July 19, 2008 in Business

Oil prices take big tumble

Analysts unsure whether energy bubble has burst
By ADAM SCHRECK Associated Press
 

NEW YORK – A stunning sell-off dragged oil prices to their biggest weekly drop ever and gas at the pump slipped by more than it has in months, giving consumers a rare breather in a year of record fuel prices.

The national average for a gallon of regular fell by the most since February, AAA data show, and could ease further in the days to come.

So is it time to declare the energy bubble popped?

Experts won’t go that far just yet.

“It’s too early to say we’ve seen the worst of it,” said Tom Kloza, publisher and chief oil analyst of the Oil Price Information Service in Wall, N.J. “We would be Pollyannaish if we believe one week represents a trend.”

Still, industry experts, who just days ago thought there was more juice left in oil’s meteoric run, are reconsidering.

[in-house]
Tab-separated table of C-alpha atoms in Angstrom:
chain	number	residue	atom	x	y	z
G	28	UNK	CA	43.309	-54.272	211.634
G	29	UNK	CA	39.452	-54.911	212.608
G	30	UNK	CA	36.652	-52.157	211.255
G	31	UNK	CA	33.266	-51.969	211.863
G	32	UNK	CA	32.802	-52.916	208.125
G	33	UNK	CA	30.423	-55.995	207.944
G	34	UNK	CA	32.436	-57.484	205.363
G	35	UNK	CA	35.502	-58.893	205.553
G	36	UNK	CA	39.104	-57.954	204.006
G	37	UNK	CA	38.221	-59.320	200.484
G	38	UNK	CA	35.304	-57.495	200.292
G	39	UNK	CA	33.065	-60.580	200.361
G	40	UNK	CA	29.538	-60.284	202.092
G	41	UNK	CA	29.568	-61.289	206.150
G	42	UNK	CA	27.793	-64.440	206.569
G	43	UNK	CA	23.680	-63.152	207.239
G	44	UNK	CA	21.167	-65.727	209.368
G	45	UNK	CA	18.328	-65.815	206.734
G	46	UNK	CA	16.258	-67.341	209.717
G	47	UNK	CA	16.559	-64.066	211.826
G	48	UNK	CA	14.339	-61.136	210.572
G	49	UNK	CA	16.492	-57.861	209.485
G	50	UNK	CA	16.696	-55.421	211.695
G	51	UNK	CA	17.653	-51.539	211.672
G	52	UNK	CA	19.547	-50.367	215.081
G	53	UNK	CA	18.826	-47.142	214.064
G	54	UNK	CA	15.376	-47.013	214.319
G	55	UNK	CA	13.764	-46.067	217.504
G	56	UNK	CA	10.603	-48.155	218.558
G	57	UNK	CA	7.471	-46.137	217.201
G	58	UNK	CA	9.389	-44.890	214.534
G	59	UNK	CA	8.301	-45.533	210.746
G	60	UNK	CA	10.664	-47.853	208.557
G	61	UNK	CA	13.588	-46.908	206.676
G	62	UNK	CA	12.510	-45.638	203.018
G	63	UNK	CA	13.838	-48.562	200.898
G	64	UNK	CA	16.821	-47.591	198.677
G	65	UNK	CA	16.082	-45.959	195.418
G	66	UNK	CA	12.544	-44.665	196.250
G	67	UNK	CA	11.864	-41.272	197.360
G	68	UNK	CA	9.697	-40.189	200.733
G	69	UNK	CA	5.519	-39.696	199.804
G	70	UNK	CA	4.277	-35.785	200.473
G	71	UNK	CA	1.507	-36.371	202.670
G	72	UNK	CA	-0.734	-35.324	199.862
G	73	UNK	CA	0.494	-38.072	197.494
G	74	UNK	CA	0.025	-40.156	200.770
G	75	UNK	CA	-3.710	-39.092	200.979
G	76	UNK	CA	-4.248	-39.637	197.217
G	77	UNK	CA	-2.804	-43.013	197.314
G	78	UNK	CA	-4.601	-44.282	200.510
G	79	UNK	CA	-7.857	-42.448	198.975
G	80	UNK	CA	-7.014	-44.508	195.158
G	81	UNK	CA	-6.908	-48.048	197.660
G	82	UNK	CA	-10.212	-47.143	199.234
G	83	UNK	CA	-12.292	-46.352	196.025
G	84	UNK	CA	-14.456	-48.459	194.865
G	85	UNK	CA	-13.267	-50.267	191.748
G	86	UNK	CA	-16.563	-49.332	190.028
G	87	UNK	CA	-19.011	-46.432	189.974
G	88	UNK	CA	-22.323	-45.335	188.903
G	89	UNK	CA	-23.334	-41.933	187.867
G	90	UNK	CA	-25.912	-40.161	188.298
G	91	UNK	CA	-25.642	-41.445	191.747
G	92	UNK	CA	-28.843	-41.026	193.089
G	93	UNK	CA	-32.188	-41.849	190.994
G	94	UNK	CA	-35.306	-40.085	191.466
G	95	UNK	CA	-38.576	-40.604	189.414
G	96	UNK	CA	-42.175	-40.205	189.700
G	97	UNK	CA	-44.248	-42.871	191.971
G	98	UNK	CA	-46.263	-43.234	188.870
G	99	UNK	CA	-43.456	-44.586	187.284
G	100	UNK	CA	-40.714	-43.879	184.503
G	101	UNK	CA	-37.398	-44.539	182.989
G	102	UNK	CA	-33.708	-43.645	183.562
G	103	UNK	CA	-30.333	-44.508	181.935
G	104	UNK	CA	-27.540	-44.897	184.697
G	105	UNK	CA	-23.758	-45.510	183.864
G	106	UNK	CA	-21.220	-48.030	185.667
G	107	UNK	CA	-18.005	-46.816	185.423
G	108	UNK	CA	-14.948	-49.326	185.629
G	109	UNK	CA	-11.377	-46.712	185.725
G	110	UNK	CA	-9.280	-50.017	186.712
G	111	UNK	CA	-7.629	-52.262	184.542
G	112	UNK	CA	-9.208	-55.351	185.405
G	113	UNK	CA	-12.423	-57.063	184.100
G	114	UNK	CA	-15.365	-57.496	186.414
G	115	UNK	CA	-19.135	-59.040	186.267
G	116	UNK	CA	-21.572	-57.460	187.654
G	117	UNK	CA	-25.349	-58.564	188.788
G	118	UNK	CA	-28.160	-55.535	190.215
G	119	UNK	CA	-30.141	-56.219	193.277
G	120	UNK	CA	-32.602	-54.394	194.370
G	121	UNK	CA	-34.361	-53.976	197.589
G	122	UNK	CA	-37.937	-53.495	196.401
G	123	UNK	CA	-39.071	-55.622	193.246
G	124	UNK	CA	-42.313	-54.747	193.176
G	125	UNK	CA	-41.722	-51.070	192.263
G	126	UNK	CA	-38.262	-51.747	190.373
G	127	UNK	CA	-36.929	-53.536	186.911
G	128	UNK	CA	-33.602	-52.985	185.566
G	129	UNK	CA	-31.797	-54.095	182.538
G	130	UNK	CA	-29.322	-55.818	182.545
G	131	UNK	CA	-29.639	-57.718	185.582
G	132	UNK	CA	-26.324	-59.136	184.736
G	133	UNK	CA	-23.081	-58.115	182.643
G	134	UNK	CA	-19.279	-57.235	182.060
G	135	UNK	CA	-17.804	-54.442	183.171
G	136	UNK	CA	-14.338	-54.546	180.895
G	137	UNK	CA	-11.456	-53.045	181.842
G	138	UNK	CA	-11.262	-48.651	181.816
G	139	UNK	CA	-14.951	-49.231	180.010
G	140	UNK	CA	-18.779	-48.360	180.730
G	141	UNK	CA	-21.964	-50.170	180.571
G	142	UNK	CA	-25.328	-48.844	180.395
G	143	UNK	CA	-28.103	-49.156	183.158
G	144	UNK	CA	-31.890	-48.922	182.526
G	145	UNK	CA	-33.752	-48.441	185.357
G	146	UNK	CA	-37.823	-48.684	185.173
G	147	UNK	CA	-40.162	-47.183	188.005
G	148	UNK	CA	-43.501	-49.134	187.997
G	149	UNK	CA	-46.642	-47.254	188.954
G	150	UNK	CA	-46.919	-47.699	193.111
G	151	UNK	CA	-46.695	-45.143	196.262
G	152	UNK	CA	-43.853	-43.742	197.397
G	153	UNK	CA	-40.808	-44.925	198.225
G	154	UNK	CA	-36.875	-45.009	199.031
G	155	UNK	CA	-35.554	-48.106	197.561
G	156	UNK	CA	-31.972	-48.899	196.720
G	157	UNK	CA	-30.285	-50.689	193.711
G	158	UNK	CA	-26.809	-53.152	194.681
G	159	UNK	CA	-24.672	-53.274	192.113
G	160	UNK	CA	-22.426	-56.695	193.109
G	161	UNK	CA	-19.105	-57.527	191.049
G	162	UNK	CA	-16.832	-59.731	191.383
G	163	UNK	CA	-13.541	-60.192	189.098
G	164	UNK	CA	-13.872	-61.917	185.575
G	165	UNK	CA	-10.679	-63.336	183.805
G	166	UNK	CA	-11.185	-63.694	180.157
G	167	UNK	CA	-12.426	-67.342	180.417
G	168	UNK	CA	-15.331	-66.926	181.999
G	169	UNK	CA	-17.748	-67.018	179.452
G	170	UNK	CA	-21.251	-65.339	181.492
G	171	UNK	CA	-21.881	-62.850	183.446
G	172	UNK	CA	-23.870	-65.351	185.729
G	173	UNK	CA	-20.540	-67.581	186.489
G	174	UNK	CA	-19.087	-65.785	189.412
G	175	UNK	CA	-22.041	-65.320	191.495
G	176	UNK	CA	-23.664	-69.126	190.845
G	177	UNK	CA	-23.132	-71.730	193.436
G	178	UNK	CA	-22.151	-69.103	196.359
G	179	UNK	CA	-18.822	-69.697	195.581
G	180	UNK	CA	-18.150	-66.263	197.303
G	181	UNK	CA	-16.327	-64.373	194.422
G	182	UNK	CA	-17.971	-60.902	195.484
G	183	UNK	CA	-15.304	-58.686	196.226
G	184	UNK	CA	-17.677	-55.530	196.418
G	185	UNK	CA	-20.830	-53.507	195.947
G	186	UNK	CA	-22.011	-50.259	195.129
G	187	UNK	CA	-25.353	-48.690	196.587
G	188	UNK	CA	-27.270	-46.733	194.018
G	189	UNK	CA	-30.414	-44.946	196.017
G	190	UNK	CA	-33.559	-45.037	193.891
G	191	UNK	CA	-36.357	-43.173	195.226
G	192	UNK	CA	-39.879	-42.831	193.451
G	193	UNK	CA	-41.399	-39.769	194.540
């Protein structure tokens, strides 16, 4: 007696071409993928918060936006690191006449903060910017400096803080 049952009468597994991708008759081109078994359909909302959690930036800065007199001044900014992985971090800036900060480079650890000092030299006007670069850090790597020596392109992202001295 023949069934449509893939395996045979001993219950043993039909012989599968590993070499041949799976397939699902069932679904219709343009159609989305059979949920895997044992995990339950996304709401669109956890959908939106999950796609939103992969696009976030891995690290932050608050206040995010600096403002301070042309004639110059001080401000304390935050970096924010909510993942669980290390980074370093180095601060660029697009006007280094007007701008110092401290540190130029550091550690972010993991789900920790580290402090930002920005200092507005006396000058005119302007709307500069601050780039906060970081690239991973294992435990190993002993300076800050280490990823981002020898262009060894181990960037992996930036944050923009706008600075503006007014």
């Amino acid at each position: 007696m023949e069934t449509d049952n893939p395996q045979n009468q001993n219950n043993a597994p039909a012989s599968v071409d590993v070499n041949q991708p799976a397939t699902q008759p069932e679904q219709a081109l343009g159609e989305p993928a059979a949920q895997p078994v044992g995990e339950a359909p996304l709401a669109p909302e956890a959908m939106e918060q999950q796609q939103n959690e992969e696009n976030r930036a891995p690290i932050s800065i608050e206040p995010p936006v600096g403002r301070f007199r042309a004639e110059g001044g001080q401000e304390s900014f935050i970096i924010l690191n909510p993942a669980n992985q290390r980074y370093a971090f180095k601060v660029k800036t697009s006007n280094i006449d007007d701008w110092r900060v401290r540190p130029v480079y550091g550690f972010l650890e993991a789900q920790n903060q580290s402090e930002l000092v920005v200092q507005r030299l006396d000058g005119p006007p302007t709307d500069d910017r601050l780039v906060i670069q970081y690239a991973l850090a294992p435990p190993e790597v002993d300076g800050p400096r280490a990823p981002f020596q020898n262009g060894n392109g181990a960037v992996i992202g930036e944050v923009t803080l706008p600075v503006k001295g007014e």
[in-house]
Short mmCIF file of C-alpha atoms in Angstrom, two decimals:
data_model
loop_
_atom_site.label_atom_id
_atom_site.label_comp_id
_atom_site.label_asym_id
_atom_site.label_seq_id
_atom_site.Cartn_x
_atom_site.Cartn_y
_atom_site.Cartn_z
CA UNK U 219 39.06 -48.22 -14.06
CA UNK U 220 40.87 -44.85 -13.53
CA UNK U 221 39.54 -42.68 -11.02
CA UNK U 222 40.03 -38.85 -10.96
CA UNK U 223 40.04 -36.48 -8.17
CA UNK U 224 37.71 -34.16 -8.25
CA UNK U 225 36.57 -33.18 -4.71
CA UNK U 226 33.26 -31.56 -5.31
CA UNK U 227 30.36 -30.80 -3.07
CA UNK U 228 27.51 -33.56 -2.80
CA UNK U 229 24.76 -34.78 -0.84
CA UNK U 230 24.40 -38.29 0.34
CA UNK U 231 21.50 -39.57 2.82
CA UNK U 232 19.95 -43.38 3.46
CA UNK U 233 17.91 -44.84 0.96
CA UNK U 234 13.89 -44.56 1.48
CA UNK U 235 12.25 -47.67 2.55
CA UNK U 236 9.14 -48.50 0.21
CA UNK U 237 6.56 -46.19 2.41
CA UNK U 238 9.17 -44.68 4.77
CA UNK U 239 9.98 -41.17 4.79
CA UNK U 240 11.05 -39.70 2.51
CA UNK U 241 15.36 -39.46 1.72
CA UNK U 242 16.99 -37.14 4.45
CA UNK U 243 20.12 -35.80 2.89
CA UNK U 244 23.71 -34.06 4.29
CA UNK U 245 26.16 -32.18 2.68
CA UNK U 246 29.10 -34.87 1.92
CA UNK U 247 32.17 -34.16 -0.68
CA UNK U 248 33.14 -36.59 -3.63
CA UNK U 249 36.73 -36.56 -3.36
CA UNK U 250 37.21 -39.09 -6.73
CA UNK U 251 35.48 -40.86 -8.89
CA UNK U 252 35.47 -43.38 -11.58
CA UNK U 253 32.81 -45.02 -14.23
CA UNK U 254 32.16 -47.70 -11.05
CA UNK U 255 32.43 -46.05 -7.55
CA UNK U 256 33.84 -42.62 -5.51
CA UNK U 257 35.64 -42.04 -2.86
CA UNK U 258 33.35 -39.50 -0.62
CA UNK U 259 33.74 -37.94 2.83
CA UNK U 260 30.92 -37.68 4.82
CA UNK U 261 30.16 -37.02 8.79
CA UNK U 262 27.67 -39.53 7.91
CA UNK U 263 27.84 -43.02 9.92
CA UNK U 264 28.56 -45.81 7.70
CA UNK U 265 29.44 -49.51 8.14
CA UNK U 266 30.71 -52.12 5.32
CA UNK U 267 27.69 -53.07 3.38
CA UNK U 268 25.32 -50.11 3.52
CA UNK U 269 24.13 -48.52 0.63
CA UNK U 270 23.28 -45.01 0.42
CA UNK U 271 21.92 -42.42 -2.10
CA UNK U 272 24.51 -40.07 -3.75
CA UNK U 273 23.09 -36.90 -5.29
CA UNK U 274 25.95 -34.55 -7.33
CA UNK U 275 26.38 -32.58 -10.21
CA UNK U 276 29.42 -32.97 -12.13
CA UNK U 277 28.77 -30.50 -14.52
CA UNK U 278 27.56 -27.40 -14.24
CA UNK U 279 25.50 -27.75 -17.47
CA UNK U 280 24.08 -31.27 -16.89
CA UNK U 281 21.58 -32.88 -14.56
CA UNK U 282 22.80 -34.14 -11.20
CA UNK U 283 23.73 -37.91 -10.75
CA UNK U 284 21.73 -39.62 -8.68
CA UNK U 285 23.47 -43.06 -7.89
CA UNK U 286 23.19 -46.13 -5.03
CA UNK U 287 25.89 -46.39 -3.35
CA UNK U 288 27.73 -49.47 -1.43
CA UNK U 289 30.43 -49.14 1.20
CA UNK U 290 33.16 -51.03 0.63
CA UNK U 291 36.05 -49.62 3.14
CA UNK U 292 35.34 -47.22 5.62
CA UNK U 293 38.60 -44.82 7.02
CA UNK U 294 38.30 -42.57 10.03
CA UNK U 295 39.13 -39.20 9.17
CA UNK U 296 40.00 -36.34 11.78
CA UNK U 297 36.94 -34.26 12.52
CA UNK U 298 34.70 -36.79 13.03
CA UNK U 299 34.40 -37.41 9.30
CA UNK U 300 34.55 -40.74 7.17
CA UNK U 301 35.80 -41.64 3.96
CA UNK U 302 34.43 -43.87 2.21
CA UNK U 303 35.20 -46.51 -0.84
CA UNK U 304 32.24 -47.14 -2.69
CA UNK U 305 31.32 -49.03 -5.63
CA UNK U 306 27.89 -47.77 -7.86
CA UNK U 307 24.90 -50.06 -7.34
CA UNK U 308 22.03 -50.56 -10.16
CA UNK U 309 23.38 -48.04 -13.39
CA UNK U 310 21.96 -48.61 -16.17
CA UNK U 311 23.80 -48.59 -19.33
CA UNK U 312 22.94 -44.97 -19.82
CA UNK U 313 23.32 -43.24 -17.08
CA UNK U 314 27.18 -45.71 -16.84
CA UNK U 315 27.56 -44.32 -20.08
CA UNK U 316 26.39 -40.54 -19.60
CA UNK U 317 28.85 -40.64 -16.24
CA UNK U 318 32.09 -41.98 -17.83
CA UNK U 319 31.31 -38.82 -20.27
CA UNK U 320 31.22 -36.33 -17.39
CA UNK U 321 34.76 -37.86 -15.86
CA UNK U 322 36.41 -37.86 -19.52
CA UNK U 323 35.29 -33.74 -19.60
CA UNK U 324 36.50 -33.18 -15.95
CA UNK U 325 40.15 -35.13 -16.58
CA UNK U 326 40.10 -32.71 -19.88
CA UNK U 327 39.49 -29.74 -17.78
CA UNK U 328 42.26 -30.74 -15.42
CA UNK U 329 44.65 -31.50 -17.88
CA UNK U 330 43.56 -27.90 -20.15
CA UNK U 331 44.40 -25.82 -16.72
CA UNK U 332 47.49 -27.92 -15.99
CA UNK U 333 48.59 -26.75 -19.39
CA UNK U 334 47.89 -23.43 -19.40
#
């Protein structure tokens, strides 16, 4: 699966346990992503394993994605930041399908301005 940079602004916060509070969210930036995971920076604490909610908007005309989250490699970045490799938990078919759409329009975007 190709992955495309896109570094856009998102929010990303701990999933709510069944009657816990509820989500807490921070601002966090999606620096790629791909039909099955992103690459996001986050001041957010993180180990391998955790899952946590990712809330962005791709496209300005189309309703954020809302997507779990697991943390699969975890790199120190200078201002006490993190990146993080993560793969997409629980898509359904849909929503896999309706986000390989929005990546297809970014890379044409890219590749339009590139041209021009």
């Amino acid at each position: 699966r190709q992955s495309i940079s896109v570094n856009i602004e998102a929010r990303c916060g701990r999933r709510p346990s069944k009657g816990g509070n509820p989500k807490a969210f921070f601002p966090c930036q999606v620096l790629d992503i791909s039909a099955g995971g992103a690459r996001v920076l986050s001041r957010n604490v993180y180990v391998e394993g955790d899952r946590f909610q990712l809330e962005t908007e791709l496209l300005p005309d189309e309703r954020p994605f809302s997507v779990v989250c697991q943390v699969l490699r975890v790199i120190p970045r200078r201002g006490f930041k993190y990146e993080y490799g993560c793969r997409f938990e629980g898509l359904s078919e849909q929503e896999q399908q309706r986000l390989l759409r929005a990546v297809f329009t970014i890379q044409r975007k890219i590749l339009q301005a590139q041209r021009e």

“If this is not the bubble’s implosion, then it’s a reasonable facsimile,” analyst and trader Stephen Schork said in his daily market commentary. “Time will tell. Nevertheless, for the time being we no longer care to hold a bullish view.”

Some analysts said a nationwide average of $4 or even lower could be in the offing – almost unthinkable in a summer when there has seemed to be no relief at the pump – although they cautioned that there is no guarantee prices will stay low.

“We’re going to see some relief from that relentless march higher,” Kloza said.

Some bold traders used the week’s pullback in oil prices as a chance to buy barrels that suddenly seemed to be on sale. But oil analysts were advising investors to beware.

“Buying here is an opportunity if you are a deep believer in $200 (a barrel), otherwise we think that caution would be better applied,” analyst Olivier Jakob of Petromatrix in Switzerland said in a research note.

If oil buyers sense that the slide was overdone, you’ll probably notice at the pump quickly.

“If (oil prices) rebound, you’re going to see a quick reaction at the gas station, because their profit margins are so stretched,” AAA spokesman Geoff Sundstrom said. “They may be very fast bringing prices back up.”

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